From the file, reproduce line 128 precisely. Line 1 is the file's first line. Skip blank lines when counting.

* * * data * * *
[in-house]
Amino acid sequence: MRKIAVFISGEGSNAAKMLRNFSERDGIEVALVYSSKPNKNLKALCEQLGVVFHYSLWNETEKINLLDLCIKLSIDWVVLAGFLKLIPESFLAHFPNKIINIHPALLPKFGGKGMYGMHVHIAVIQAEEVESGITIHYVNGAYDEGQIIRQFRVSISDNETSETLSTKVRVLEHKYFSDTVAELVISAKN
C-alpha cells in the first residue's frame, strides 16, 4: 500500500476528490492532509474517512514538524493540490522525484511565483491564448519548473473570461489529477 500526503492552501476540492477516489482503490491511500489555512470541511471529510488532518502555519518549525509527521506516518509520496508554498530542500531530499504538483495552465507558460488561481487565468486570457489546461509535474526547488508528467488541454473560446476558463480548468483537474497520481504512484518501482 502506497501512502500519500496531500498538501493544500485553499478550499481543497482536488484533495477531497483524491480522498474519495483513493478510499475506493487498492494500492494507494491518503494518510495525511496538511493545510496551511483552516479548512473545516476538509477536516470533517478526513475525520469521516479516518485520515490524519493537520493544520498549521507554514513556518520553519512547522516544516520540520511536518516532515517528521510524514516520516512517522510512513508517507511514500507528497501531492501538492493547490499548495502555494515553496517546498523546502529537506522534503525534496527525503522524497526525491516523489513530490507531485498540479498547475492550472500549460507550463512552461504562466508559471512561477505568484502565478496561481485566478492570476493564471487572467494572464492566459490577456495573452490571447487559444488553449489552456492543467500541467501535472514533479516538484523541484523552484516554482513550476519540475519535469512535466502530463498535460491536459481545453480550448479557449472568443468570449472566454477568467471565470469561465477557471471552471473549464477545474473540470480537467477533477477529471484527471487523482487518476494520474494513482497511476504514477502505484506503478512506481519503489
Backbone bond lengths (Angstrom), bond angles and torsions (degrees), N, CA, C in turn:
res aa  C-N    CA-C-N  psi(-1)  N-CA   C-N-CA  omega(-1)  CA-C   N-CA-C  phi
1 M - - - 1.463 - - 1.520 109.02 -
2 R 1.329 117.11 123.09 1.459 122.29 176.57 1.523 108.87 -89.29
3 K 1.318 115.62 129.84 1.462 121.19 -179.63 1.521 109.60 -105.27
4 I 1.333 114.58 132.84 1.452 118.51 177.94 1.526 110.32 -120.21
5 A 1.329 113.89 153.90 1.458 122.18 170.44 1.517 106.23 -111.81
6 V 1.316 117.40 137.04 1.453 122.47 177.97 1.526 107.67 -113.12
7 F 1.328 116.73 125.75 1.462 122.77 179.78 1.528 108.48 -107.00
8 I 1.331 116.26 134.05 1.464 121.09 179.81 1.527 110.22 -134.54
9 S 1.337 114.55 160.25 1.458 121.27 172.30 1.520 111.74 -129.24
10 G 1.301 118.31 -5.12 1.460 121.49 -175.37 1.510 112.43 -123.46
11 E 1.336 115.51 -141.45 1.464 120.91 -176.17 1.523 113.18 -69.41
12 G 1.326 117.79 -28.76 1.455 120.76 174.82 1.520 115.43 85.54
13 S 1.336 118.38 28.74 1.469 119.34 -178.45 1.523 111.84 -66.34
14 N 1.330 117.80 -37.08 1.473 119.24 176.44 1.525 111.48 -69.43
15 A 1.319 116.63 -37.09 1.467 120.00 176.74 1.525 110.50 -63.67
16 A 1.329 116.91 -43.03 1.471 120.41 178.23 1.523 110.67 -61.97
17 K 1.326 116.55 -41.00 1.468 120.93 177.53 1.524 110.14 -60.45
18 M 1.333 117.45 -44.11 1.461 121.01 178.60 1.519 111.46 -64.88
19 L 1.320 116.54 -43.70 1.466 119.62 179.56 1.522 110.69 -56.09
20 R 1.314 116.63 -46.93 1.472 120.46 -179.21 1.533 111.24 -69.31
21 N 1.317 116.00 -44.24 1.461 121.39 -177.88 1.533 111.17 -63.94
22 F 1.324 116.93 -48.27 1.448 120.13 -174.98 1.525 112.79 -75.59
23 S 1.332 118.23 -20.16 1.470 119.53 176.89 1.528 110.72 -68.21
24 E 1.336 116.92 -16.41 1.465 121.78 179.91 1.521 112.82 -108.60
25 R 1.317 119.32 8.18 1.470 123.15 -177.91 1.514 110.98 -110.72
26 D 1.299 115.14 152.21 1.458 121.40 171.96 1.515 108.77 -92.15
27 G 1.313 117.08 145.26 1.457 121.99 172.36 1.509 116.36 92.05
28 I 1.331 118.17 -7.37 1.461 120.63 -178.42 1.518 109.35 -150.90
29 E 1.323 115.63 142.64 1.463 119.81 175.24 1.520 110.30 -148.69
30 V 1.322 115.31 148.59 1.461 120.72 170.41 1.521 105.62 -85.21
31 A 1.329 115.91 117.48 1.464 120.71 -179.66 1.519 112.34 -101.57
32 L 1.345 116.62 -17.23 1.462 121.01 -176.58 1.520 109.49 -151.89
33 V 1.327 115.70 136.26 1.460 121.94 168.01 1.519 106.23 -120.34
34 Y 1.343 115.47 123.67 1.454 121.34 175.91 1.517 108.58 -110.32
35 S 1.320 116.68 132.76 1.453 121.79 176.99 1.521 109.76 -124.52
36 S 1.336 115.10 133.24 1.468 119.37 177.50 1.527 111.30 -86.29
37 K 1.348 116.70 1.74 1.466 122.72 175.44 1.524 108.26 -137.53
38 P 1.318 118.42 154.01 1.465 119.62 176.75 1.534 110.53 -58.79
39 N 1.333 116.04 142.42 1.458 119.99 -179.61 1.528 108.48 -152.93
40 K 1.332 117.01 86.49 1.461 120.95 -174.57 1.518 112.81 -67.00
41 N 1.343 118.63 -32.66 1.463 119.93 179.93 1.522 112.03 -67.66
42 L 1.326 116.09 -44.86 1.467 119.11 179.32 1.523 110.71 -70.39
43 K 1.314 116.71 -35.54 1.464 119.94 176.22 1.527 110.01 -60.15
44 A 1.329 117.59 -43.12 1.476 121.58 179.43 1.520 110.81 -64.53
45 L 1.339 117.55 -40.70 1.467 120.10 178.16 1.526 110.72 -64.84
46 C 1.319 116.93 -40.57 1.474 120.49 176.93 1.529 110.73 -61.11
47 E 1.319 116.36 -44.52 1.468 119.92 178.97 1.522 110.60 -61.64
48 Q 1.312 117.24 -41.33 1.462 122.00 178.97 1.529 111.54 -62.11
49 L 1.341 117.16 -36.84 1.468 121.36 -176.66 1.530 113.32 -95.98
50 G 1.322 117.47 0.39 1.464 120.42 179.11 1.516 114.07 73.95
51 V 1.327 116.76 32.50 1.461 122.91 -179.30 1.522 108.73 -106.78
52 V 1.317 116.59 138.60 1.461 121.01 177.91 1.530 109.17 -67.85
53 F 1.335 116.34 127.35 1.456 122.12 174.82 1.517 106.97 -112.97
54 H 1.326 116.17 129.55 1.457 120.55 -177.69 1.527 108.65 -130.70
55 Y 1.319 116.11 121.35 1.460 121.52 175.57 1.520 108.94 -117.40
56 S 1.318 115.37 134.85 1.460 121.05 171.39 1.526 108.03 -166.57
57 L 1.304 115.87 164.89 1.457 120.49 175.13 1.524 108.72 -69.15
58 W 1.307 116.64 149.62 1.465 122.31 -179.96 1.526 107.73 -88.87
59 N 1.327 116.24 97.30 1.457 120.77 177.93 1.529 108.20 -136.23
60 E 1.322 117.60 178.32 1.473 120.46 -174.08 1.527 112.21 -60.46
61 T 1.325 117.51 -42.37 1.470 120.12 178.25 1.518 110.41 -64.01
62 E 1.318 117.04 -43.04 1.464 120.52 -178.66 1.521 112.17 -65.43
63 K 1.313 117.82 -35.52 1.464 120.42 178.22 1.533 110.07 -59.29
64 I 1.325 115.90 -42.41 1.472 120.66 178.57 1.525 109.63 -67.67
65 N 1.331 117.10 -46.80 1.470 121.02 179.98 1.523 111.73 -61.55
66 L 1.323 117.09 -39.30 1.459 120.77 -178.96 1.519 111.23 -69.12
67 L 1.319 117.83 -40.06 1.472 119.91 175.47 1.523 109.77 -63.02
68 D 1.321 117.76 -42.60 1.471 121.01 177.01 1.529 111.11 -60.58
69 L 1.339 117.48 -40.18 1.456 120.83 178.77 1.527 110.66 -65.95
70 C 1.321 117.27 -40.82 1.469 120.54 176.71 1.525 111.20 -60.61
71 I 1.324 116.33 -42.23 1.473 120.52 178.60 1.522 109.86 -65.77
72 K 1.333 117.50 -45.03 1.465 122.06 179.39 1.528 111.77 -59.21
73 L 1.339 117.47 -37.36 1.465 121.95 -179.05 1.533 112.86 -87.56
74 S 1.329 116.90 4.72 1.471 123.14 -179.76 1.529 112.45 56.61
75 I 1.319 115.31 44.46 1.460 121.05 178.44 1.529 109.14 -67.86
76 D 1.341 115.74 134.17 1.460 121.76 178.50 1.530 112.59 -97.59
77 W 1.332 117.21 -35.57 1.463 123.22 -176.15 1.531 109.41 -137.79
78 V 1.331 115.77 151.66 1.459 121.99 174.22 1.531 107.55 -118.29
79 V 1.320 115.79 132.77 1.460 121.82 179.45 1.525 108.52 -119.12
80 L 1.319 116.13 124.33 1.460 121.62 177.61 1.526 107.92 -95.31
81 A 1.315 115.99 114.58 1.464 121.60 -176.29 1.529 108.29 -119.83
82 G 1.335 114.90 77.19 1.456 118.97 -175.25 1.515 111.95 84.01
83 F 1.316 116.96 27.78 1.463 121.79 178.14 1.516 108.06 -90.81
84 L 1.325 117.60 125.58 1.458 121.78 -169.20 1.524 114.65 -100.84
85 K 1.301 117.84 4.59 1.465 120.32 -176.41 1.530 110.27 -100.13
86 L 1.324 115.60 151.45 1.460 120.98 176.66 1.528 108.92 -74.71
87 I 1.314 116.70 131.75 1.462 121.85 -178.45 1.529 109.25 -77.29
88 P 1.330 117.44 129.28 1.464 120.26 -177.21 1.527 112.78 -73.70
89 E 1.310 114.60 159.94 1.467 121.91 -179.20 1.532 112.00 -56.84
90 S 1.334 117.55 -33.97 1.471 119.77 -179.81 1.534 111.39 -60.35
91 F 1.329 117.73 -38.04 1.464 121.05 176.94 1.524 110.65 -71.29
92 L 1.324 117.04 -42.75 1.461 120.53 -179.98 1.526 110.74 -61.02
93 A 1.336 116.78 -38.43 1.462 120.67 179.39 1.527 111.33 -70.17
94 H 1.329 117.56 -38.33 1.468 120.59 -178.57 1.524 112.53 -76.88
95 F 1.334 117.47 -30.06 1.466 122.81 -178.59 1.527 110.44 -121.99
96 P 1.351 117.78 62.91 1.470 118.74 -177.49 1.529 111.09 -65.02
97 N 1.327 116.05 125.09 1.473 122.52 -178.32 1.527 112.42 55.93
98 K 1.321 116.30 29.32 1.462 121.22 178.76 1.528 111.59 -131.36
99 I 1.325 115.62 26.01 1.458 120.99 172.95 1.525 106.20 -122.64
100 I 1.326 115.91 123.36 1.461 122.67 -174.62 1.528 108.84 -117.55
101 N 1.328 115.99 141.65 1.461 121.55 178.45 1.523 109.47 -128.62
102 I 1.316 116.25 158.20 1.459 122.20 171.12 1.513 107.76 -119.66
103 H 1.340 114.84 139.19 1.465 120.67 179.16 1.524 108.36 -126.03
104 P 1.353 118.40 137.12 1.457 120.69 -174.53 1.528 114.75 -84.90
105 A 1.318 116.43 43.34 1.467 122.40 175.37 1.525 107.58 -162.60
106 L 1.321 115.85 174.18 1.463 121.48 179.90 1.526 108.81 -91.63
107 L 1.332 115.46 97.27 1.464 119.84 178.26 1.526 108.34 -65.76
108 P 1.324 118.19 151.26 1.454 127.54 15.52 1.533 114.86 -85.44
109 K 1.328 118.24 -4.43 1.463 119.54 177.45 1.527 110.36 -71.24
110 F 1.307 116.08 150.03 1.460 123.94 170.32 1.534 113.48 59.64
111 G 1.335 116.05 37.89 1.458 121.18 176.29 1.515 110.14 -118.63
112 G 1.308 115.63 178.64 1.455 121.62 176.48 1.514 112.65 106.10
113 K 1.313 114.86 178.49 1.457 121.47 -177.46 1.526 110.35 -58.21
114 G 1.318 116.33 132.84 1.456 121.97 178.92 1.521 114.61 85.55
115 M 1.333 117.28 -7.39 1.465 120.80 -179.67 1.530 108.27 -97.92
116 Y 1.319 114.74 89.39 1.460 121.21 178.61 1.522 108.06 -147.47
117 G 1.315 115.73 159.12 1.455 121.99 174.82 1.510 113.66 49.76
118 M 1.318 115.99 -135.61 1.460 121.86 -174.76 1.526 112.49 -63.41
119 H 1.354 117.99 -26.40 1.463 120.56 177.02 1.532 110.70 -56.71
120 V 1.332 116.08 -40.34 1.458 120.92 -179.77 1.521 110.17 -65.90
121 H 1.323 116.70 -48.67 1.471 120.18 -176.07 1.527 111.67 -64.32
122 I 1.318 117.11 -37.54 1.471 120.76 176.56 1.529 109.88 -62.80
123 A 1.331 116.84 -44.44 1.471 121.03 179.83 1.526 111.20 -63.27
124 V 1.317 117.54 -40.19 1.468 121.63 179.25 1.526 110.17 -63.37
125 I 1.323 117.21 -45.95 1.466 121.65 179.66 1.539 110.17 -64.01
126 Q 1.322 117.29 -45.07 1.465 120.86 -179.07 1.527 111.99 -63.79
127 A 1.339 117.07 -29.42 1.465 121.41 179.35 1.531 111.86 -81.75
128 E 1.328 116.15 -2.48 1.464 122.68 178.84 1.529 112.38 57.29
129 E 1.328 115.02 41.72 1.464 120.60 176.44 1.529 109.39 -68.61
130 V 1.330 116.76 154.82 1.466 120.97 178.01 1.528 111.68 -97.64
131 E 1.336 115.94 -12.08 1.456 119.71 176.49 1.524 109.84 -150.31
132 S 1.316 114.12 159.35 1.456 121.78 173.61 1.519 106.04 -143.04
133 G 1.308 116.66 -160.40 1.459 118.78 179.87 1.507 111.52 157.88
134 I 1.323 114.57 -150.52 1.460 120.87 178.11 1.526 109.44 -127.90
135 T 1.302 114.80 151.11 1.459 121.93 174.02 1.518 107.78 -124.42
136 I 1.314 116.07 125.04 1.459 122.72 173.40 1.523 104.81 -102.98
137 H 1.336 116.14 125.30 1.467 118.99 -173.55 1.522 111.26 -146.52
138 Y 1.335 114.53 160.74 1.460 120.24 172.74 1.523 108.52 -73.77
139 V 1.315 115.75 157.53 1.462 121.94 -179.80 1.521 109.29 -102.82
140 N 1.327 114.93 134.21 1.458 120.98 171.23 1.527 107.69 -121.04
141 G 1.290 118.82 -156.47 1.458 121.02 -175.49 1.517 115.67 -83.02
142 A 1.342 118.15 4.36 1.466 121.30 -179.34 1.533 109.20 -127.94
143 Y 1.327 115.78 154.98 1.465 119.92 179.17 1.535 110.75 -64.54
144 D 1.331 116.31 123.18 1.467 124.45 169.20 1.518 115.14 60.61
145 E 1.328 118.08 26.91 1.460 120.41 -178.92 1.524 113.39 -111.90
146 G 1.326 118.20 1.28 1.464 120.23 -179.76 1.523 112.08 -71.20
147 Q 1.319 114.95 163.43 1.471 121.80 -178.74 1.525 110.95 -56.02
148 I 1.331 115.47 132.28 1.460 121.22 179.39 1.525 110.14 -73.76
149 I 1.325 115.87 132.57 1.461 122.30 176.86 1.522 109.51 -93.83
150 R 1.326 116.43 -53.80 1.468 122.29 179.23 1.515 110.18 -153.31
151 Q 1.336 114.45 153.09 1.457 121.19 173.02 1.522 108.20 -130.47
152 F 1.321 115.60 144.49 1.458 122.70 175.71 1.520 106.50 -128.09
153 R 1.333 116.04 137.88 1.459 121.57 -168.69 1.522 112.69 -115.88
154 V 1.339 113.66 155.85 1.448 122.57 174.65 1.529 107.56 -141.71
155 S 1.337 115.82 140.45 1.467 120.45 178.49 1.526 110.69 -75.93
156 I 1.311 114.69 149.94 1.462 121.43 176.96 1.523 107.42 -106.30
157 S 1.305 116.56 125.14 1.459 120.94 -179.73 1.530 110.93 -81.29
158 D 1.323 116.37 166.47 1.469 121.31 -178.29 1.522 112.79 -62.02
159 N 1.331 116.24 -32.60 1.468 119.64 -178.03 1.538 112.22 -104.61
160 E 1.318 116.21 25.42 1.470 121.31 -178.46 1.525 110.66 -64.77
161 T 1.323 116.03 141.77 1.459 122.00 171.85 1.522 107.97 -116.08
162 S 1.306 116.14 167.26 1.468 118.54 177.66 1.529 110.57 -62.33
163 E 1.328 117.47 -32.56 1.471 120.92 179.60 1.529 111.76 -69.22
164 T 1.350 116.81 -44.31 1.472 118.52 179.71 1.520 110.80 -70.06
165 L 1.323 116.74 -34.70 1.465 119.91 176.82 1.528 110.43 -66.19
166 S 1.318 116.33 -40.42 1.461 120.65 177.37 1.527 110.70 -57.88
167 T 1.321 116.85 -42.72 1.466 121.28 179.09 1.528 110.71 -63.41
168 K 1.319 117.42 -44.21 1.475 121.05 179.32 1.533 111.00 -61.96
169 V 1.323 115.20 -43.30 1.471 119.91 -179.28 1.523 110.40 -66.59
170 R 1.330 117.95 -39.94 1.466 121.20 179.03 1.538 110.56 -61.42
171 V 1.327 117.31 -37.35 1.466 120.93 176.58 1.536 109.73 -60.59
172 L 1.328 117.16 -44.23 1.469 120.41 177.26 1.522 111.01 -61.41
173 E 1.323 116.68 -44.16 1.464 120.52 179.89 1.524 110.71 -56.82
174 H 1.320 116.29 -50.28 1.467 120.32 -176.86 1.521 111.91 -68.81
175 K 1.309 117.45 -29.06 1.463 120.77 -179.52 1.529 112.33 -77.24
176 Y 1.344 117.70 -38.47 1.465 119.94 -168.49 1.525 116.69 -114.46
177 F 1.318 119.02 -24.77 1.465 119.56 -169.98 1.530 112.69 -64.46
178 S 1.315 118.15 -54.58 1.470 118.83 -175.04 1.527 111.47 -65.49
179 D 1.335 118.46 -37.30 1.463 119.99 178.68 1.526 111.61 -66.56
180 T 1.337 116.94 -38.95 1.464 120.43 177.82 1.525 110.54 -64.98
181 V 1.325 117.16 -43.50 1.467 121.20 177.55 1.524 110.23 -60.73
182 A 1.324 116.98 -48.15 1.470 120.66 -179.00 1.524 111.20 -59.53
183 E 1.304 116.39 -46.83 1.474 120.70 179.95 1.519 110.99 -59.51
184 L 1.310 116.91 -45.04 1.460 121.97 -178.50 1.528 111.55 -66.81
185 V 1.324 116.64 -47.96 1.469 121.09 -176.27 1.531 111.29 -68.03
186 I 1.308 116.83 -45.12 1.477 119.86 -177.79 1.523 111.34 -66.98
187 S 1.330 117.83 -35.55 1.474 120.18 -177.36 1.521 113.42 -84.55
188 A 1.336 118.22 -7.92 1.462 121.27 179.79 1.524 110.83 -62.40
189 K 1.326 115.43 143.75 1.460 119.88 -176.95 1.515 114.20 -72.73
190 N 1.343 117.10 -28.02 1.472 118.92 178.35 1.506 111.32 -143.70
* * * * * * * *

123 A 1.331 116.84 -44.44 1.471 121.03 179.83 1.526 111.20 -63.27